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License2Ill 07-20-13 09:30 PM

Cheating In The Tour Ain't Nothin' New
It only took one year for these guys to figure out how to cheat to win:

"The 1904 Tour de France was the second Tour de France, held from 2 to 24 July. With a route similar to its previous edition, 1903 Tour de France winner Maurice Garin seemed to have repeated his win by a small margin over Lucien Pothier, while Hippolyte Aucouturier won four of the six stages. But the race became a victim of its own success, plagued by scandals; cyclists were accused of having taken trains during the race.[2] Twelve cyclists, including the first four of the final classification and all stage winners, were disqualified by the Union Vélocipédique Française (UVF). Henri Cornet, originally the fifth-place finisher, was awarded the victory four months after the race.[3]

In the last part of the race, Maurice Garin and Lucien Pothier rode away from the others. They were attacked by four masked men in a car,[2] but still finished as the first two, with Garin beating Pothier by 50 m.[9] The many flat tires and crashes of Aucouturier, seemingly the results of sabotage, gave him a time loss of several hours.[5]

After the stage, three cyclists were punished: Aucouturier and Samson received fines of 500 and 250 francs, Aucouturier for having a cyclist not in the race following him, Samson for riding in the slipstream of a car.[10] Chevallier, who had finished third, was disqualified for resting in a car for 45 minutes.[11] During the stage, Ferdinand Payan had been disqualified.[4] Some sources indicate he was helped by a motor,[12] other that he was helped by riders not in the race.[5] In that first stage, Garin had asked the race official Lefèvre for food, which was illegal."

And that was just the 1st Stage!

"For the Second stage...During this stage, Antoine Fauré lead close to his hometown, and 200 fans tried to stop the rest of the cyclists from following him. Garin hurt his hand during the incident, and Giovanni Gerbi was knocked unconscious, and had to give up with broken fingers.[5] Further on, nails and broken glass had been spread along the road, which caused many flat tires.[14] In the last part, they had been stopped by a large group of cyclists. Maurice Garin had been attacked, and his arm had been injured: he finished the stage steering with only one hand. There was so much confusion at the last controle post, that the exact arrival times of the cyclists were not recorded.[14]"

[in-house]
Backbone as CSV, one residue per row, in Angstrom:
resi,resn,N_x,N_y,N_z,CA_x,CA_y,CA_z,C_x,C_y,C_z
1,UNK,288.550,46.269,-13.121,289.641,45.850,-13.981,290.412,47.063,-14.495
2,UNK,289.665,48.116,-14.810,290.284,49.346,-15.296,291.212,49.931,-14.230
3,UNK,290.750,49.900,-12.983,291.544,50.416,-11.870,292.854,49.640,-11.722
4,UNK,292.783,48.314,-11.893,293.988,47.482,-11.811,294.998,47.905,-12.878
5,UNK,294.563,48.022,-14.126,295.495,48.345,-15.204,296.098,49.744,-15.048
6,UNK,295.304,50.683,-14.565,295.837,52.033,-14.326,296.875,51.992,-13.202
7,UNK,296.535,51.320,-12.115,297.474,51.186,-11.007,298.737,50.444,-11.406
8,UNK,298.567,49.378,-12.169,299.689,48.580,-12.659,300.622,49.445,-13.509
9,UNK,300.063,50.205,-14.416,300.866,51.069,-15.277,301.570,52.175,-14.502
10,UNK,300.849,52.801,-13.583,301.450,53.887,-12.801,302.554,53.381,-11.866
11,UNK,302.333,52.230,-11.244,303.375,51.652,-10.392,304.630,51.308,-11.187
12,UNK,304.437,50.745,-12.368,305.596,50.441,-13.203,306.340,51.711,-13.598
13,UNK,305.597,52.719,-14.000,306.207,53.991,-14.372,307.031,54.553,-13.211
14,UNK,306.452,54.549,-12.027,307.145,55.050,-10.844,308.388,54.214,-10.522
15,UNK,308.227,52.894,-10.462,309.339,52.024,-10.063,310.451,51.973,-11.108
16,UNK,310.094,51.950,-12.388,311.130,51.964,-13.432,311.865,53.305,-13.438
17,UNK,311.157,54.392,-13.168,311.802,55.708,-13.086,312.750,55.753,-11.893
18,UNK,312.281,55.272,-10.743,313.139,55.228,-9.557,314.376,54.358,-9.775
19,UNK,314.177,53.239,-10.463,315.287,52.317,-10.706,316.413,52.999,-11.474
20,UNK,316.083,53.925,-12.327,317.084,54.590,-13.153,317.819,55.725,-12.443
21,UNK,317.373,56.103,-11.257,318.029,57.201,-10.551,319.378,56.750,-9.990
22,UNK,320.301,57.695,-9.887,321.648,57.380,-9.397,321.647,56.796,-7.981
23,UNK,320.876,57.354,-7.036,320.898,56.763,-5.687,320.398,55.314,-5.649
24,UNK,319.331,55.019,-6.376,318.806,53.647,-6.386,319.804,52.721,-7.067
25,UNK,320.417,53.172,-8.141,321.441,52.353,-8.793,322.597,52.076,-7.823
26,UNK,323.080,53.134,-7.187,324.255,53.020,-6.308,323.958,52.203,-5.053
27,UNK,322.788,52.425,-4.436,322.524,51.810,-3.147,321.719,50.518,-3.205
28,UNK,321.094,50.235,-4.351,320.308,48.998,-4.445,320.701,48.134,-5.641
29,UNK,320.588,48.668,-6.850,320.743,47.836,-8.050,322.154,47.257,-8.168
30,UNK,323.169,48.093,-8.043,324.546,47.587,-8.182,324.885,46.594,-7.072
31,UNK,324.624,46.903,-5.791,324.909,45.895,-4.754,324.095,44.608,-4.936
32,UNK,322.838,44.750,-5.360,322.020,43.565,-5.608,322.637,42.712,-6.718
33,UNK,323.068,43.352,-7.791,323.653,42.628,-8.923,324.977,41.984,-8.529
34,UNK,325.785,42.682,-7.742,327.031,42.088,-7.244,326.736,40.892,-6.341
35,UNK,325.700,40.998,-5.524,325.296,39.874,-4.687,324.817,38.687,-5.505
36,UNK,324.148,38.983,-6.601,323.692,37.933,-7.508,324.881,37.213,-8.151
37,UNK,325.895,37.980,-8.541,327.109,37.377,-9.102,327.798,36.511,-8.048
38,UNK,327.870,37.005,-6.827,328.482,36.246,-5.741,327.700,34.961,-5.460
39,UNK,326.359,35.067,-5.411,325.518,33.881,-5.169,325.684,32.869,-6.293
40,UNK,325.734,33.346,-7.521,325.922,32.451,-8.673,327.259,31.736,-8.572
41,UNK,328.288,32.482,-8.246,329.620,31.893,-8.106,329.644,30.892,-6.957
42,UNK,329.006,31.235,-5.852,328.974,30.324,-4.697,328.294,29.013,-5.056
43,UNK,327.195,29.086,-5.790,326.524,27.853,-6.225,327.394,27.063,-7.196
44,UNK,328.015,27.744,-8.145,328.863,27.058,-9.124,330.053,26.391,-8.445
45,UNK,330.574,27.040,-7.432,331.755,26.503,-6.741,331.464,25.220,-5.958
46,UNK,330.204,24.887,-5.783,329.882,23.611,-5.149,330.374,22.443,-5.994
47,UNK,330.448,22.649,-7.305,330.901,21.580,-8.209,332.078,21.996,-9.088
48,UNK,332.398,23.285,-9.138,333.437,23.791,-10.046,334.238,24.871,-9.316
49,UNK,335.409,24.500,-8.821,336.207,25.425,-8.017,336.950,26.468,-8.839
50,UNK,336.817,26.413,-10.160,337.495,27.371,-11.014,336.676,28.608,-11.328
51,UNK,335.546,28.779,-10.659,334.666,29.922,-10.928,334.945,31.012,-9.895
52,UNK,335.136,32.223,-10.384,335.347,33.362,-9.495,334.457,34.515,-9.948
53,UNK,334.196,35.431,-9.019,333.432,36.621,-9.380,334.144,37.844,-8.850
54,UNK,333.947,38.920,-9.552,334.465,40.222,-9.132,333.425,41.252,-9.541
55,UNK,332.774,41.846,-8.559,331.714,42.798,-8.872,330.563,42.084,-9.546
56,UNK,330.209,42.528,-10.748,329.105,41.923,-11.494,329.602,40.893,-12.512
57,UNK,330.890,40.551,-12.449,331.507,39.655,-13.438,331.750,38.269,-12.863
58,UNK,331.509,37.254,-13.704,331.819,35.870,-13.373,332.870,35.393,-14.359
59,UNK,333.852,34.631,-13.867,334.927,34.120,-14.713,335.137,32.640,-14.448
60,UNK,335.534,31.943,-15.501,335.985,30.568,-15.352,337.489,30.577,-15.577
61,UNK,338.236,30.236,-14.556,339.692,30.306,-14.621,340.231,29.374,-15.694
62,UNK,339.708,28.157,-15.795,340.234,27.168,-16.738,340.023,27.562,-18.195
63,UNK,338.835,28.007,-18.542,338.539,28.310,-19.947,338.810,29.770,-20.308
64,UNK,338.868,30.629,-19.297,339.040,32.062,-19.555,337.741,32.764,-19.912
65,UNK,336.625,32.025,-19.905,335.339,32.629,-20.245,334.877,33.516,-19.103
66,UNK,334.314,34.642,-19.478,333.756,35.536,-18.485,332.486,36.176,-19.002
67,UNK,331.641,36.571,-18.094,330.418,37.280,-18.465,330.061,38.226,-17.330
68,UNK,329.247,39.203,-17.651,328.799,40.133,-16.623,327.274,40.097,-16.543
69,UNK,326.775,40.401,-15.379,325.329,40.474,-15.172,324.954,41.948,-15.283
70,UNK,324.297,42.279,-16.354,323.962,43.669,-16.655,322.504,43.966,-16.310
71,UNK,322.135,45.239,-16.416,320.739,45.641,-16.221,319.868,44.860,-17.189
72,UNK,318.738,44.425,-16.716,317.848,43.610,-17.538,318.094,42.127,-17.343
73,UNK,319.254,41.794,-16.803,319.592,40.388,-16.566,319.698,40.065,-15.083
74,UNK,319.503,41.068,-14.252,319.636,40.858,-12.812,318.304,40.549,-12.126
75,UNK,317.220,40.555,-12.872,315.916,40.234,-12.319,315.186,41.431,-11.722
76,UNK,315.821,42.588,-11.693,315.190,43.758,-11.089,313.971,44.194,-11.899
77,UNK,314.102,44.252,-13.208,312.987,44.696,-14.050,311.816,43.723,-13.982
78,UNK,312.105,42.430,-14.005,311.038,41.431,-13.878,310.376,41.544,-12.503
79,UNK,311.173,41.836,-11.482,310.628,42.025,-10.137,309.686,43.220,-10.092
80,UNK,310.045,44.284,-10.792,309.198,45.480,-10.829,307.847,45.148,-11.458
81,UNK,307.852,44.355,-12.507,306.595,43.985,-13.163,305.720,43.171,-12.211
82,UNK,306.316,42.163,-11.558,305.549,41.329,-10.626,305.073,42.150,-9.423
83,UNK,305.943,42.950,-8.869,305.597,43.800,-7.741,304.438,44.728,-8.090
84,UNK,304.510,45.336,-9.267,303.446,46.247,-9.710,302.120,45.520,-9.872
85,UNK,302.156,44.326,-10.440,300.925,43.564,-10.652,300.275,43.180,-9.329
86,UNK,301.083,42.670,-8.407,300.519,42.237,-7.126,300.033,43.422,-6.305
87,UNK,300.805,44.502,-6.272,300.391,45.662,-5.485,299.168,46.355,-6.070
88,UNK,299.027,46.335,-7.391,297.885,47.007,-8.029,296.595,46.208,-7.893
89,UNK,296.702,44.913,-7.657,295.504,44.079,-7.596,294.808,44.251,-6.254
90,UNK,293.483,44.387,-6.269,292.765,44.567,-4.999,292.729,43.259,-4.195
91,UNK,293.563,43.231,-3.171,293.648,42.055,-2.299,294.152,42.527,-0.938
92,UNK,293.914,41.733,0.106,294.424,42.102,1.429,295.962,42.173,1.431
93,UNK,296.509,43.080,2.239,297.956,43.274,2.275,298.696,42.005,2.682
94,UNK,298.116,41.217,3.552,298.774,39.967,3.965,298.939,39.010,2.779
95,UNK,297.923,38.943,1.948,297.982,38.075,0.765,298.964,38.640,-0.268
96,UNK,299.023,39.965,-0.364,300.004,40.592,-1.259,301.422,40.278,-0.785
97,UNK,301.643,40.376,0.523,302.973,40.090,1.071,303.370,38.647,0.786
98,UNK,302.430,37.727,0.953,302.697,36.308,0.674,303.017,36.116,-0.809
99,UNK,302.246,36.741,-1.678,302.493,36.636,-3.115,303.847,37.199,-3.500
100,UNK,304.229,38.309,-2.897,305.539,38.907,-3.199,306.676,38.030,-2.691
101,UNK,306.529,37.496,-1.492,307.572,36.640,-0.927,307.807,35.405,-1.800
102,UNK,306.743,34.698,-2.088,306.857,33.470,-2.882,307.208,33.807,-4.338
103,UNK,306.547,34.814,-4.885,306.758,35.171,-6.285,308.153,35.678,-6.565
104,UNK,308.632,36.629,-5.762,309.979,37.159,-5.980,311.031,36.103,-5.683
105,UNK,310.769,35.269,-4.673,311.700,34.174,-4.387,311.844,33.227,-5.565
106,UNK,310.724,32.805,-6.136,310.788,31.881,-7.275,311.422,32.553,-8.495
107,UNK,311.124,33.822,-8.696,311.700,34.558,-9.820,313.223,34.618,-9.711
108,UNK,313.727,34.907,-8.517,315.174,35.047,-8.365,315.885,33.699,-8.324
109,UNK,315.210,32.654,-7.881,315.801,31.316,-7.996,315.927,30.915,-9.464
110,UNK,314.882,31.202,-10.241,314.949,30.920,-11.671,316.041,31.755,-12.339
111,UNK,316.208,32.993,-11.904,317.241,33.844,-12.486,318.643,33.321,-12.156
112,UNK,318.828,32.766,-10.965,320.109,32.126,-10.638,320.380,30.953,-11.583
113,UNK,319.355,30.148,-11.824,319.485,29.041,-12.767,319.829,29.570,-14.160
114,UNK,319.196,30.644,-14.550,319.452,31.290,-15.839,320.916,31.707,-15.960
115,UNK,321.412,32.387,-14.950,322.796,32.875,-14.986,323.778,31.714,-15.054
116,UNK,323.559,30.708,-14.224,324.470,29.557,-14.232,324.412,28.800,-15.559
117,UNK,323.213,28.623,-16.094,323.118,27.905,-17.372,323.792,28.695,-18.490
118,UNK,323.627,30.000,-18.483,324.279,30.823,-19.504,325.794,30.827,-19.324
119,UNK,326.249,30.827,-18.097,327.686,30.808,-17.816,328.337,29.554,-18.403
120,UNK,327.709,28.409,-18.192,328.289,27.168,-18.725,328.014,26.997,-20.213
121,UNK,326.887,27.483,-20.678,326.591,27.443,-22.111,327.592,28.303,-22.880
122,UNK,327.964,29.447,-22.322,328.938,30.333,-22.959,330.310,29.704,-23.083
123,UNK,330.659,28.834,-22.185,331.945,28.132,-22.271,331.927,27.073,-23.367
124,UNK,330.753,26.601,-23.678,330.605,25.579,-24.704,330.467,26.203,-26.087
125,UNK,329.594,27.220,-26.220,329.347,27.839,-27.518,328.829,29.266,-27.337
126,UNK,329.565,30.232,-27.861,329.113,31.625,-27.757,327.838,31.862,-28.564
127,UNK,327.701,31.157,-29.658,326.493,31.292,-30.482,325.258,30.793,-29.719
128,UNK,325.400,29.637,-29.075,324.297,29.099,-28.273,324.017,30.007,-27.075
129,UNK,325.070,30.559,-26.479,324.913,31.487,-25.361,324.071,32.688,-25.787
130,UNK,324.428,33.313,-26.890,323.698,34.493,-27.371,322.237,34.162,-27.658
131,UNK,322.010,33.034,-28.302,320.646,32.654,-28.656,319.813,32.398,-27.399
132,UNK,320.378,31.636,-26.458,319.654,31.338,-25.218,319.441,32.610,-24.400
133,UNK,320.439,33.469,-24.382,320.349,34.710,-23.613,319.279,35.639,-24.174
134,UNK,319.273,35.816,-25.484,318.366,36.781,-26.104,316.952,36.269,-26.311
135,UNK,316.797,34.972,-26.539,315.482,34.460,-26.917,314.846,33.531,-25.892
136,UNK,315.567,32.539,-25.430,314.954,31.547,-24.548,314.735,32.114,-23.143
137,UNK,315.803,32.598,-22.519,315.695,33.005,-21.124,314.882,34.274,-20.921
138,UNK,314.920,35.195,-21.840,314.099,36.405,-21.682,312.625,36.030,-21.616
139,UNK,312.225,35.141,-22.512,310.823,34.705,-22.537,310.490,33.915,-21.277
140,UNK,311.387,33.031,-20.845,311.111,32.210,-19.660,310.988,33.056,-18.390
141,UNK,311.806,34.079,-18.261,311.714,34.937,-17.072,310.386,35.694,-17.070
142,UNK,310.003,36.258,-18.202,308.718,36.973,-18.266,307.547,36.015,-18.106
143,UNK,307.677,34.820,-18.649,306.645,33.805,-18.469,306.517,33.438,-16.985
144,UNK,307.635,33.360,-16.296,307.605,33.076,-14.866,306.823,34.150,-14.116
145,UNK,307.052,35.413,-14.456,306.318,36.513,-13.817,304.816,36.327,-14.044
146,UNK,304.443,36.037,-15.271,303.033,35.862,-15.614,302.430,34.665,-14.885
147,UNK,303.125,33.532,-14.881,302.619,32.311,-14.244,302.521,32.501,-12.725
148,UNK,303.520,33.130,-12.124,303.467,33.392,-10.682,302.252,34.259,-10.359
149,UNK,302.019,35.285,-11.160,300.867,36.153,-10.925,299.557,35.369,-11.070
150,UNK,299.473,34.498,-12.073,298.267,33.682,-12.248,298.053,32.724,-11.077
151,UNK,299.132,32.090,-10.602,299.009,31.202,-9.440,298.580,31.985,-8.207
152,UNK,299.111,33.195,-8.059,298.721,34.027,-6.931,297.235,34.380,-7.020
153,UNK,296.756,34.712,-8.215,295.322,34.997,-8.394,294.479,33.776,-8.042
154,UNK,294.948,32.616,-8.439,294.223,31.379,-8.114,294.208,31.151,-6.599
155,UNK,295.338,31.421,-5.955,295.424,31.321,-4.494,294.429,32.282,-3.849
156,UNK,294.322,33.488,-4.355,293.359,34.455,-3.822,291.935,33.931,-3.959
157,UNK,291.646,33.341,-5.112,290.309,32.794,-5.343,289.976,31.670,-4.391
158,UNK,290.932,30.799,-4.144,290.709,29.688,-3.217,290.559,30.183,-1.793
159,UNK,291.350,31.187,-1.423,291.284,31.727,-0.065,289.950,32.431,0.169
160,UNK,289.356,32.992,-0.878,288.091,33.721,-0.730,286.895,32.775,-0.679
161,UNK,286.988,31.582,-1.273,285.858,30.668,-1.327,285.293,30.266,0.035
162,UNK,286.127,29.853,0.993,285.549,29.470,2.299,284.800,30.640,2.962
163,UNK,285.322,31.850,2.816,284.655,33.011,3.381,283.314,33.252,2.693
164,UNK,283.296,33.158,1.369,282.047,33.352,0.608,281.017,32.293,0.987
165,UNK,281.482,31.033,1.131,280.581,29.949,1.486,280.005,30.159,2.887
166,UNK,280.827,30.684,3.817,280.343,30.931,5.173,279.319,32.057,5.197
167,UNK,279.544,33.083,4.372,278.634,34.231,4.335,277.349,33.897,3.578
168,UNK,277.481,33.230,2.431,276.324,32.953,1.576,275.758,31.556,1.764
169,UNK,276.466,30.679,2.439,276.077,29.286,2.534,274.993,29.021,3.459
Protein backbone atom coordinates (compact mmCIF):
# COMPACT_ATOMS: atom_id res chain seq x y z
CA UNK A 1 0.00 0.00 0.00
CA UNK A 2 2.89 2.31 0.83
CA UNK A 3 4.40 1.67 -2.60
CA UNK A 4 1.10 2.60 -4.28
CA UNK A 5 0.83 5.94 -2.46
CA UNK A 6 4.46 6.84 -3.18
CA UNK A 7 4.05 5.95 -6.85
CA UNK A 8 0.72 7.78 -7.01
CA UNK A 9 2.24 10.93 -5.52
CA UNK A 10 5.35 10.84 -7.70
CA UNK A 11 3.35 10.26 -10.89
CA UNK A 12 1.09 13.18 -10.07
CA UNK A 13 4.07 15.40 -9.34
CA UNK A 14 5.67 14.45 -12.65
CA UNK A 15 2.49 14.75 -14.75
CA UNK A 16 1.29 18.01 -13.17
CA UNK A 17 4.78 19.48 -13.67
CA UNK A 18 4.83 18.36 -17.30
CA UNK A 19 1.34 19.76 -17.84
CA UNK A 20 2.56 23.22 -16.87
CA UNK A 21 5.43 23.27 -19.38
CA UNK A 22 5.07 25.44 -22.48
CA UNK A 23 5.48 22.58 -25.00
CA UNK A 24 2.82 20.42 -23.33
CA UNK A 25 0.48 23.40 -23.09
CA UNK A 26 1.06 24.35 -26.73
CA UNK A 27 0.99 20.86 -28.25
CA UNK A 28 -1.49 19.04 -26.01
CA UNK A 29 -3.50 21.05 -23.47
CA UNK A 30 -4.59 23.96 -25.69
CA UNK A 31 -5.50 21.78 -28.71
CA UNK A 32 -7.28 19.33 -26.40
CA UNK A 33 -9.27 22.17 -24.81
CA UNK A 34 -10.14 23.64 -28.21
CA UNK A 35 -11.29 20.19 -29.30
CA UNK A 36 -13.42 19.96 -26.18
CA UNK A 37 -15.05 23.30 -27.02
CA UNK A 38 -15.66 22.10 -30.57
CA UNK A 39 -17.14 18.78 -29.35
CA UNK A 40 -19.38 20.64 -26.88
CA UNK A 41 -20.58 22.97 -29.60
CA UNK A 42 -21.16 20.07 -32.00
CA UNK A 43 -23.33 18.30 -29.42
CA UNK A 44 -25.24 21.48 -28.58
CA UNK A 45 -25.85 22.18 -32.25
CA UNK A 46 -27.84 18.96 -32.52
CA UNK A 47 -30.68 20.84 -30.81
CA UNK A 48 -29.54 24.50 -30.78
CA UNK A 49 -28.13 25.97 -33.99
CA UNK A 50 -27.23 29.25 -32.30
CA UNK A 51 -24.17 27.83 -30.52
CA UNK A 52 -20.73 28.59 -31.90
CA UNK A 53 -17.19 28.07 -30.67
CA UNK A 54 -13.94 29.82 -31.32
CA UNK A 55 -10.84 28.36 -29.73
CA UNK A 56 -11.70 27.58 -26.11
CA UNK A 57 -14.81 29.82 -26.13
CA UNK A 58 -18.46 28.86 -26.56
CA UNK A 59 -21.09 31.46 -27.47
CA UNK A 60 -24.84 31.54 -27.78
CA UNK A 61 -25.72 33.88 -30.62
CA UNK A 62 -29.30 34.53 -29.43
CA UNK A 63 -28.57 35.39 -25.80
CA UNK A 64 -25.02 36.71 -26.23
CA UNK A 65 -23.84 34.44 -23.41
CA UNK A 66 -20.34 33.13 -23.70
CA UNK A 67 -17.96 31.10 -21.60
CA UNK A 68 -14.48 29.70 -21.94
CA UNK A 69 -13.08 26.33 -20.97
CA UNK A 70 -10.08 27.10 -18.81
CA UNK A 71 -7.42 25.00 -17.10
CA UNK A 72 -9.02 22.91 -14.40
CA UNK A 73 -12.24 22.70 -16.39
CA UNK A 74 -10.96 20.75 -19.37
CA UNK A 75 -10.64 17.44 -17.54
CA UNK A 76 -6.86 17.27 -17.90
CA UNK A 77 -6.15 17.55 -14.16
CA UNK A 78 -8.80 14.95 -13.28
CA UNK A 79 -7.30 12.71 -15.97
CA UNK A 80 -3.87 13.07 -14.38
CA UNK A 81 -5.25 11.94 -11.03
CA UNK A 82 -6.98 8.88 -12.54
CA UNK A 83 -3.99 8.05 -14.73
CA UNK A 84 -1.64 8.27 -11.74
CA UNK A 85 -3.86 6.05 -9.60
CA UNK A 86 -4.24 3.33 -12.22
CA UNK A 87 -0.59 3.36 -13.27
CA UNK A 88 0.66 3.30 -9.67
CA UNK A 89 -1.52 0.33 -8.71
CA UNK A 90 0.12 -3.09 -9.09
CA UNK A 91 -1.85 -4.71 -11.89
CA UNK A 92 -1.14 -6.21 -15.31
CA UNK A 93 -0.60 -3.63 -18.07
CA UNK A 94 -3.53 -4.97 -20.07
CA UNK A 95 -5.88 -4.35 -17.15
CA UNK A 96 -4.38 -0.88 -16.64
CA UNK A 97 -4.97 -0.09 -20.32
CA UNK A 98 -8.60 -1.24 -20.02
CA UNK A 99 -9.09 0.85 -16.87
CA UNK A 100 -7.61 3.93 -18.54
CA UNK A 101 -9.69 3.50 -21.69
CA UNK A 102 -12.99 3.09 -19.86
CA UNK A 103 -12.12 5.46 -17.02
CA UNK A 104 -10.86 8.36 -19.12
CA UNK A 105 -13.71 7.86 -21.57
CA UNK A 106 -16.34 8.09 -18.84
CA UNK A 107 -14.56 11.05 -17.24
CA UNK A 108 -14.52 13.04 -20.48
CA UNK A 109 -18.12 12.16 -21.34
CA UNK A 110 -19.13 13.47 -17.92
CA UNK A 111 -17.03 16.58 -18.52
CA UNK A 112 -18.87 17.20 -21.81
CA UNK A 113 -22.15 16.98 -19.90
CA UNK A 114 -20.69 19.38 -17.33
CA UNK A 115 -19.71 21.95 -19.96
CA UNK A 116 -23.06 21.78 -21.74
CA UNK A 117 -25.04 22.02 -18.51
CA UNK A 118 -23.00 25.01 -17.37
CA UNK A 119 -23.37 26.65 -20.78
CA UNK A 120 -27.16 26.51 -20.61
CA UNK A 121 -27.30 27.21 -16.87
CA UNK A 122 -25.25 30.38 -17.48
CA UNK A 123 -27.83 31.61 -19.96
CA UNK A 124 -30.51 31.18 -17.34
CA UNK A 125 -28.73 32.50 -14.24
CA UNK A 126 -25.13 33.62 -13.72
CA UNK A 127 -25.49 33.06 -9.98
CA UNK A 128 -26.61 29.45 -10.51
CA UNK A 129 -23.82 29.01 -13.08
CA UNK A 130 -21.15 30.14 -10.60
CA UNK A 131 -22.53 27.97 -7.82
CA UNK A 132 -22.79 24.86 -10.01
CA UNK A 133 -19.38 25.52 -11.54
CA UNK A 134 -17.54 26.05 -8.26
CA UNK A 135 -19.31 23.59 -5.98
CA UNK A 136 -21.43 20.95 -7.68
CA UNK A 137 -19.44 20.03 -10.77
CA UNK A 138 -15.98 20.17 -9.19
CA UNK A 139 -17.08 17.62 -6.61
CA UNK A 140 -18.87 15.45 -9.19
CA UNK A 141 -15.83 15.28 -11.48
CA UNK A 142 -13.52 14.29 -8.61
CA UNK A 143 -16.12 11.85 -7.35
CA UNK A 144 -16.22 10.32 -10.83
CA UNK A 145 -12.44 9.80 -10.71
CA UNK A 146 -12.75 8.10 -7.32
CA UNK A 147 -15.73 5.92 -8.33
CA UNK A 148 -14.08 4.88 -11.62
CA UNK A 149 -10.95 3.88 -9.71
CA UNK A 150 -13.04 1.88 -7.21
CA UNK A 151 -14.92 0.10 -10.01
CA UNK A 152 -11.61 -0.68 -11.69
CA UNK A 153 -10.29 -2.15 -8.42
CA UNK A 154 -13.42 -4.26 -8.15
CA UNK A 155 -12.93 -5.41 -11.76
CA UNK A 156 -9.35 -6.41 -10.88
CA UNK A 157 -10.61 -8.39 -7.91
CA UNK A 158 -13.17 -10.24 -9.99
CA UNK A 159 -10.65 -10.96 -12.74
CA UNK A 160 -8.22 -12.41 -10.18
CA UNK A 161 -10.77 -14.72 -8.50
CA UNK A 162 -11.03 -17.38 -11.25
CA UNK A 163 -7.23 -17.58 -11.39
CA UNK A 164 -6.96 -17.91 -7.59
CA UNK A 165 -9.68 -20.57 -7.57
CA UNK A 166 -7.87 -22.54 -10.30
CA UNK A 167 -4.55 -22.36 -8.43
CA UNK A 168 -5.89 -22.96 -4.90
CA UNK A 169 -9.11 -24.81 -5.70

"In the third stage, the Tour reached Nîmes, near the home town of Payan, whose fans were angry because of his disqualification. They threw rocks at the riders,[2] and barricaded the road.[5] The cyclists had troubles passing through Nîmes, and several were injured. The most important event for the general classification was when César Garin's bicycle was broken by attackers; he had to find a new bicycle, which took him 15 minutes. Further on, nails and broken glass were spread along the road. Many riders punctured, but there were no serious falls. The cyclists passed this part walking."

The Fallout:

"During the race, nine riders were excluded because of, among other actions, illegal use of cars or trains. The Tour organizers were happy with the result, but the Union Vélocipédique Française (UVF) started an investigation after complaints from other cyclists. Their investigative committee heard testimony from dozens of competitors and witnesses, and, in December 1904, disqualified all the stage winners and the first four finishers (Maurice Garin, Pothier, César Garin, and Aucouturier). Ten of those disqualified were banned for one year, Garin for two years and the remaining two for life.[2] In total, 29 riders were punished.[5] The reasons for the disqualification were never made public.[22]

Fifth-placed Henri Cornet, aged 19, then became the youngest ever winner of the Tour.[23] Cornet had also been warned after he had received a lift by a car.[5] Only 15 cyclists from the original 27 that finished were not disqualified.[24]"

This was only the second ever running of the race, 110 years ago. Makes the doping of the last 20 years seem passive.

Zinger 07-20-13 09:37 PM

I was just thinking about reading of this myself and it's just wild stuff compared to what happens now.

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